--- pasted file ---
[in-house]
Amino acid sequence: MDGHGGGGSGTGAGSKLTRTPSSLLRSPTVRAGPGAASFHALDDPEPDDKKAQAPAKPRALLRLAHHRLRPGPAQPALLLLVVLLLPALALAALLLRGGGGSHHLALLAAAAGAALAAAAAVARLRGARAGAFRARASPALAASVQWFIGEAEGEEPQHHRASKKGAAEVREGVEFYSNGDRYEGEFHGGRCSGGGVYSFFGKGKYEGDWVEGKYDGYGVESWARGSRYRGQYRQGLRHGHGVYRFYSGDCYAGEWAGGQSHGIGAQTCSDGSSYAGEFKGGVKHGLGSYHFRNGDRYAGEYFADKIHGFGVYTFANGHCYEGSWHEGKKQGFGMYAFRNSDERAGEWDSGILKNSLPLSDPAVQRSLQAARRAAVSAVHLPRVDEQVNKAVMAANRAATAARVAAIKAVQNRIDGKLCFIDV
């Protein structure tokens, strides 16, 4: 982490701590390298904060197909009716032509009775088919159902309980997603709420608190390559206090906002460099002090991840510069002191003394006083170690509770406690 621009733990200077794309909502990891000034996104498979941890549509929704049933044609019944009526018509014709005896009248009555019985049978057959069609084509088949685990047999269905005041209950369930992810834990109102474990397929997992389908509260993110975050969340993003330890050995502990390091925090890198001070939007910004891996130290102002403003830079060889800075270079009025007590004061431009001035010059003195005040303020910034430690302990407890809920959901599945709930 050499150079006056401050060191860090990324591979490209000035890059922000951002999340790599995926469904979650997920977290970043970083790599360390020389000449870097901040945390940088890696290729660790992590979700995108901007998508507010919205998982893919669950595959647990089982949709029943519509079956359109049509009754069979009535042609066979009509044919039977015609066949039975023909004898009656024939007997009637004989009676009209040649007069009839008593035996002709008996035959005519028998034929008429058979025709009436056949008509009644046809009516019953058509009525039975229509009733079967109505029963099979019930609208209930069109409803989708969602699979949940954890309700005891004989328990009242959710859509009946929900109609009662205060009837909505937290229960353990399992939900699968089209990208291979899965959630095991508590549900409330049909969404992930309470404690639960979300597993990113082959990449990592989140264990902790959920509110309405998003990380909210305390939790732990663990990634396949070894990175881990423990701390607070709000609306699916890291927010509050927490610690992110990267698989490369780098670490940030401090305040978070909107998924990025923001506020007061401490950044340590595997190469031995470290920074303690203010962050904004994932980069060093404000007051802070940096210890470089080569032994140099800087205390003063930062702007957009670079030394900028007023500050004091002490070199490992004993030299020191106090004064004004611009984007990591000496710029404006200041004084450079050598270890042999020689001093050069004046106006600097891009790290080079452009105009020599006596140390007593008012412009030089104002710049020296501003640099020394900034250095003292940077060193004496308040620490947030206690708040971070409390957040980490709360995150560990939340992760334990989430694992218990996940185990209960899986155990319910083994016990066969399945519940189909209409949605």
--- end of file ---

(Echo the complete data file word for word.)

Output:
[in-house]
Amino acid sequence: MDGHGGGGSGTGAGSKLTRTPSSLLRSPTVRAGPGAASFHALDDPEPDDKKAQAPAKPRALLRLAHHRLRPGPAQPALLLLVVLLLPALALAALLLRGGGGSHHLALLAAAAGAALAAAAAVARLRGARAGAFRARASPALAASVQWFIGEAEGEEPQHHRASKKGAAEVREGVEFYSNGDRYEGEFHGGRCSGGGVYSFFGKGKYEGDWVEGKYDGYGVESWARGSRYRGQYRQGLRHGHGVYRFYSGDCYAGEWAGGQSHGIGAQTCSDGSSYAGEFKGGVKHGLGSYHFRNGDRYAGEYFADKIHGFGVYTFANGHCYEGSWHEGKKQGFGMYAFRNSDERAGEWDSGILKNSLPLSDPAVQRSLQAARRAAVSAVHLPRVDEQVNKAVMAANRAATAARVAAIKAVQNRIDGKLCFIDV
């Protein structure tokens, strides 16, 4: 982490701590390298904060197909009716032509009775088919159902309980997603709420608190390559206090906002460099002090991840510069002191003394006083170690509770406690 621009733990200077794309909502990891000034996104498979941890549509929704049933044609019944009526018509014709005896009248009555019985049978057959069609084509088949685990047999269905005041209950369930992810834990109102474990397929997992389908509260993110975050969340993003330890050995502990390091925090890198001070939007910004891996130290102002403003830079060889800075270079009025007590004061431009001035010059003195005040303020910034430690302990407890809920959901599945709930 050499150079006056401050060191860090990324591979490209000035890059922000951002999340790599995926469904979650997920977290970043970083790599360390020389000449870097901040945390940088890696290729660790992590979700995108901007998508507010919205998982893919669950595959647990089982949709029943519509079956359109049509009754069979009535042609066979009509044919039977015609066949039975023909004898009656024939007997009637004989009676009209040649007069009839008593035996002709008996035959005519028998034929008429058979025709009436056949008509009644046809009516019953058509009525039975229509009733079967109505029963099979019930609208209930069109409803989708969602699979949940954890309700005891004989328990009242959710859509009946929900109609009662205060009837909505937290229960353990399992939900699968089209990208291979899965959630095991508590549900409330049909969404992930309470404690639960979300597993990113082959990449990592989140264990902790959920509110309405998003990380909210305390939790732990663990990634396949070894990175881990423990701390607070709000609306699916890291927010509050927490610690992110990267698989490369780098670490940030401090305040978070909107998924990025923001506020007061401490950044340590595997190469031995470290920074303690203010962050904004994932980069060093404000007051802070940096210890470089080569032994140099800087205390003063930062702007957009670079030394900028007023500050004091002490070199490992004993030299020191106090004064004004611009984007990591000496710029404006200041004084450079050598270890042999020689001093050069004046106006600097891009790290080079452009105009020599006596140390007593008012412009030089104002710049020296501003640099020394900034250095003292940077060193004496308040620490947030206690708040971070409390957040980490709360995150560990939340992760334990989430694992218990996940185990209960899986155990319910083994016990066969399945519940189909209409949605």